And the Oscar for Best Costumes and Makeup goes to...
Yorgos Lanthimos is a weird dude. One watch of The Lobster or The Killing of a Sacred Deer (probably Dogtooth as well, which is the one film of his I haven’t yet seen) will tell you that much. Mixing that weird, unpredictable style with an old-time period piece kind of style, as seen in The Favourite, is a bold choice to say the least.
Yet, here we are.
The Favourite is a new Lanthimos film that’s been getting all kinds of awards buzz since premiering at the Venice International Film Festival last August. Now receiving five Golden Globe nominations and being selected as one of the top 10 best films of 2018 by the American Film Institute, it’s likely that you’re going to see The Favourite everywhere this Oscar season.
Set in 1708 Britain, Queen Anne (Olivia Colman) sits on the throne of a divided kingdom.
At least, her right-hand-woman Sarah Churchill (Rachel Weisz), the Duchess of Marlborough, tells her that it’s divided.
Queen Anne isn’t really one to get involved in political debates herself, like the one that currently has the entire country in an uproar. Along with her decreasing health, Queen Anne’s mental state is somewhat fragile after the loss of several children. Being Queen really doesn’t mean all that much to her at this point, which is why she just designates most of the duties to Sarah.
That’s exactly how Sarah likes it, too. Having been at Queen Anne’s side for eight years now, she knows how to run Britain better than anyone.
While that might frustrate someone like Robert Harley (Nicholas Hoult), this poor dude who’s really just trying to get into the room where it happens, and other high-ranking officials, Sarah has no intentions of giving up that power, either.
Until, that is, her cousin Abigail Hill (Emma Stone) comes along.
Abigail doesn’t come to Britain’s palace in hopes to achieve power. At first, she’s merely just there to take whatever work is given to her so that she can have a place to sleep and food to eat.
Rather, her quest for political prestige doesn’t come until after the Queen takes a special interest in her.
Nobody is exactly sure why Abigail has caught Queen Anne’s eye. Maybe it’s just the Queen’s way to have some fun with Sarah and make her jealous or maybe it’s because Abigail knows how to play this game of thrones better than most.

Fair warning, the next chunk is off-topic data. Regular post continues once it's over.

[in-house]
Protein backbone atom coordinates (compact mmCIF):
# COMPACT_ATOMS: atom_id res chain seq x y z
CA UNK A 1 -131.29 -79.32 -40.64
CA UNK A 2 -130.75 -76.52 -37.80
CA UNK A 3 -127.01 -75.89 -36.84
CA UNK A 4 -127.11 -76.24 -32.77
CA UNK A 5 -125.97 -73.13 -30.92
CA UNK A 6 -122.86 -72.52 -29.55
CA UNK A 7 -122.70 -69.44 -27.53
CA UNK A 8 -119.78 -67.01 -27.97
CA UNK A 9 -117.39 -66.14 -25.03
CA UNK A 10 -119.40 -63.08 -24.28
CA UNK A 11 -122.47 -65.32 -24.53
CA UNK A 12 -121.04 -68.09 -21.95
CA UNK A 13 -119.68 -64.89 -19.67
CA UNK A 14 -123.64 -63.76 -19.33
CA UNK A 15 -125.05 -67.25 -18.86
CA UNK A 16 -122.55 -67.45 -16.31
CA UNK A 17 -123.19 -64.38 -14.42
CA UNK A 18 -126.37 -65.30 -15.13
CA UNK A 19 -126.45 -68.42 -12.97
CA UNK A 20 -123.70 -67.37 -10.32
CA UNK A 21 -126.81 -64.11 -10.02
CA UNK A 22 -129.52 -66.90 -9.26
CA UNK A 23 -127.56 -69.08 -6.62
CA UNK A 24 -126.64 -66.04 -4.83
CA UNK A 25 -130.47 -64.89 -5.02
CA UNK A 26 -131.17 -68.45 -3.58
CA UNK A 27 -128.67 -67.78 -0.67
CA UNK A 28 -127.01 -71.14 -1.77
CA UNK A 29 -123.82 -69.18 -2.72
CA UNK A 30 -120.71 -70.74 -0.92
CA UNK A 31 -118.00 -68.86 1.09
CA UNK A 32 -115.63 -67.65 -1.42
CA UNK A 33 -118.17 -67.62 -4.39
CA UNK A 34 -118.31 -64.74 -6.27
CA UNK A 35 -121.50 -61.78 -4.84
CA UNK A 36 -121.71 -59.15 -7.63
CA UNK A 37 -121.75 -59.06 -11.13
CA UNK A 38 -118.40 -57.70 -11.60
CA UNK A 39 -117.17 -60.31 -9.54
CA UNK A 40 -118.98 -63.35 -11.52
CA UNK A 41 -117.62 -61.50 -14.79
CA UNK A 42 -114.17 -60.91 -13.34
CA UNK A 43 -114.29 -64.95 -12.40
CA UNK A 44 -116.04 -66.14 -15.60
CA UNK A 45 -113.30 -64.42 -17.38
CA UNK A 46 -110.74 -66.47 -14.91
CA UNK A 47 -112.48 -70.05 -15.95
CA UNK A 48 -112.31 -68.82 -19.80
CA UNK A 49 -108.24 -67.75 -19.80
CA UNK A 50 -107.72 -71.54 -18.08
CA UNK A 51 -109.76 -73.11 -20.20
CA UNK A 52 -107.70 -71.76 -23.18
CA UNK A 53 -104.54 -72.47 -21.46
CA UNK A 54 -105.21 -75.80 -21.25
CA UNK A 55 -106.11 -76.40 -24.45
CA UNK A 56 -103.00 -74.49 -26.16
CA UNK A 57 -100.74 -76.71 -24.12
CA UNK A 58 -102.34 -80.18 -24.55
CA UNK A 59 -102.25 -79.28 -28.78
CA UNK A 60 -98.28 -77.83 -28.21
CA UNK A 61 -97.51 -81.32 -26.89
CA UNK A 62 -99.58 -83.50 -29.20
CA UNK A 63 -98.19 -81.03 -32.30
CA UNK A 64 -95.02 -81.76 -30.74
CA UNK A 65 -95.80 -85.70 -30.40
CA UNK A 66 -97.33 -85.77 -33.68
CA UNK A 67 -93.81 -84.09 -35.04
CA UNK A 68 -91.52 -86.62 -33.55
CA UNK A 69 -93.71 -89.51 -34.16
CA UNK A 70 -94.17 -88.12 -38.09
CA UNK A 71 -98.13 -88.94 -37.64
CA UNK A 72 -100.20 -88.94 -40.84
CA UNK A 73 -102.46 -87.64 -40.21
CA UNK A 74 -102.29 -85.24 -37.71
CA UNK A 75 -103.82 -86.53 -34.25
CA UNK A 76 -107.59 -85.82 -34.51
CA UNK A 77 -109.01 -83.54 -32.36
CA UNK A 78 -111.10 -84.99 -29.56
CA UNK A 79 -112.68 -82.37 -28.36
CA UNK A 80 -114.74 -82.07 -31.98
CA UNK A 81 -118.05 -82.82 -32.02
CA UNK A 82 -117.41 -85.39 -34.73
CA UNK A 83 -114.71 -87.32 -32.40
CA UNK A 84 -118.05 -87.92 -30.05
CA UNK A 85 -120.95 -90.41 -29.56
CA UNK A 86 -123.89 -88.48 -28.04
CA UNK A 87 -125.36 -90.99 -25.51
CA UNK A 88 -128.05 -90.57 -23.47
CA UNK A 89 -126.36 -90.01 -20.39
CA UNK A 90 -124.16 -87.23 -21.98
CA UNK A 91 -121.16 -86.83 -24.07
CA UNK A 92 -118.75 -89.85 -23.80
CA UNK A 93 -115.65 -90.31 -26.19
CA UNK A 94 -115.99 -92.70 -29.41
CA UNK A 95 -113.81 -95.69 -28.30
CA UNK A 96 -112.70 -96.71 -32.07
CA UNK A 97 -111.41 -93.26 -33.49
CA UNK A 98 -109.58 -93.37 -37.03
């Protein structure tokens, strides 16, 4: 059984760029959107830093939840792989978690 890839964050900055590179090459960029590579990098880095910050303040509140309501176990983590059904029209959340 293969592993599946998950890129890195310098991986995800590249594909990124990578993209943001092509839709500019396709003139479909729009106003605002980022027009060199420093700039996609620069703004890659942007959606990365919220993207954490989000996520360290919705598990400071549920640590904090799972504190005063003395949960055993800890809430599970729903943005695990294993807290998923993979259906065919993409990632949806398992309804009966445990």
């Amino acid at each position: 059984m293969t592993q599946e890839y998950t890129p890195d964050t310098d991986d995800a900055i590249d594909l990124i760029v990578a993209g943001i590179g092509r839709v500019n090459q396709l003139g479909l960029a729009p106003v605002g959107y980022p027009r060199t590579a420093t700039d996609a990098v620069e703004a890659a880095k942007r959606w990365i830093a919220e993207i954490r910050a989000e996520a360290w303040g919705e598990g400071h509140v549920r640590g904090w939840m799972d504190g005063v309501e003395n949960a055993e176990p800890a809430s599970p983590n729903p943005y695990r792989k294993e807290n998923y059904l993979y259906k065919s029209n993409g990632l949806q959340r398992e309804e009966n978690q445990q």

Either way, the attachment that springs up between Anne and Abigail is something that infuriates Sarah. With the fate of the whole country at stake, a war — and a ruthless, anything goes kind of war at that — rises between the two cousins as they both seek to be the queen’s favourite.
I really, really wanted to love The Favourite. The Lobster being one of the most inventively brilliant films of the past ten years, everything about this movie seemed to be screaming my name. The trailers were so good that I was practically ready to put it on my own personal top ten best list before actually seeing the movie.
Turns out, I didn’t love The Favourite. While this certainly isn’t a bad movie and I still admire a lot of what Lanthimos is going for here, I’m sorry to say that this isn’t going to crack my top ten.
First, the positives, because there really is a lot to admire in The Favourite.
The film, obviously, is filmed in a beautiful kind of manner from a production design point of view. Lanthimos is having all kinds of fun dressing his actors and actresses in these extravagant dresses and wigs while then forcing them to act in these absurd, unnatural ways.
Those actors and actresses, too, do great with the material that they’re given. Olivia Colman, Rachel Weisz and Emma Stone are all threats to get nominated here — despite the fact that I can’t fathom a guess whether their roles would fall into the Best Lead Actress or Best Supporting Actress category.
On a deeper level, it’s pretty impressive what Lanthimos is trying to do with The Favourite. This is really a movie about how backwards politics can be and the borderline insane and criminal ways people will act to gain some power. Maybe they were born into it or maybe they’ve been working their whole lives to get it, but once the realization of this power comes into an individual’s head, they’ll suddenly stop at nothing to try and achieve a little more.
That message, when properly explored, is a really interesting one with lots of modern-day relevancy. Problem is, it’s really not too properly explored in the movie, as the pacing in The Favourite feels way off.
For example: There’s a scene pretty early on where we see a whole bunch of parliament officials taking bets on lobster races — yes, real life lobsters who are given colored tags and forced to run around in circles. It’s a great moment that’s really funny, hints at the darker nature of the people involved with this profession and makes you think that’s what the whole movie is going to be like.
It’s really not, though. While there might be a few other moments like this that grace us on the screen — a pretty entertaining dance scene between Weisz and Joe Alwyn specifically stands out — they’re few and far between.
Instead, the rest of The Favourite focuses on pretty bland storytelling that’s largely missing that Lanthimos bite. This is easily his most accessible film — which isn’t necessarily a bad thing in itself — but it is when accessible means dry or drawn-out, as it is in this case.
When The Favourite actually focuses on the rivalry between Sarah and Abigail or the scenes that take place in the royal court, the film is actually a lot of fun. When it gets sidetracked, however, that charm quickly wears off and leaves you wanting more. It’s not a bad movie, per-say, but I’d be lying if I said I was disappointed that this didn’t get Lobster levels of weird.
Watch the trailer for The Favourite here and then let us know, in the comments below, what you thought about the movie!
'The Favourite' - A period piece meets 'The Lobster' [REVIEW]7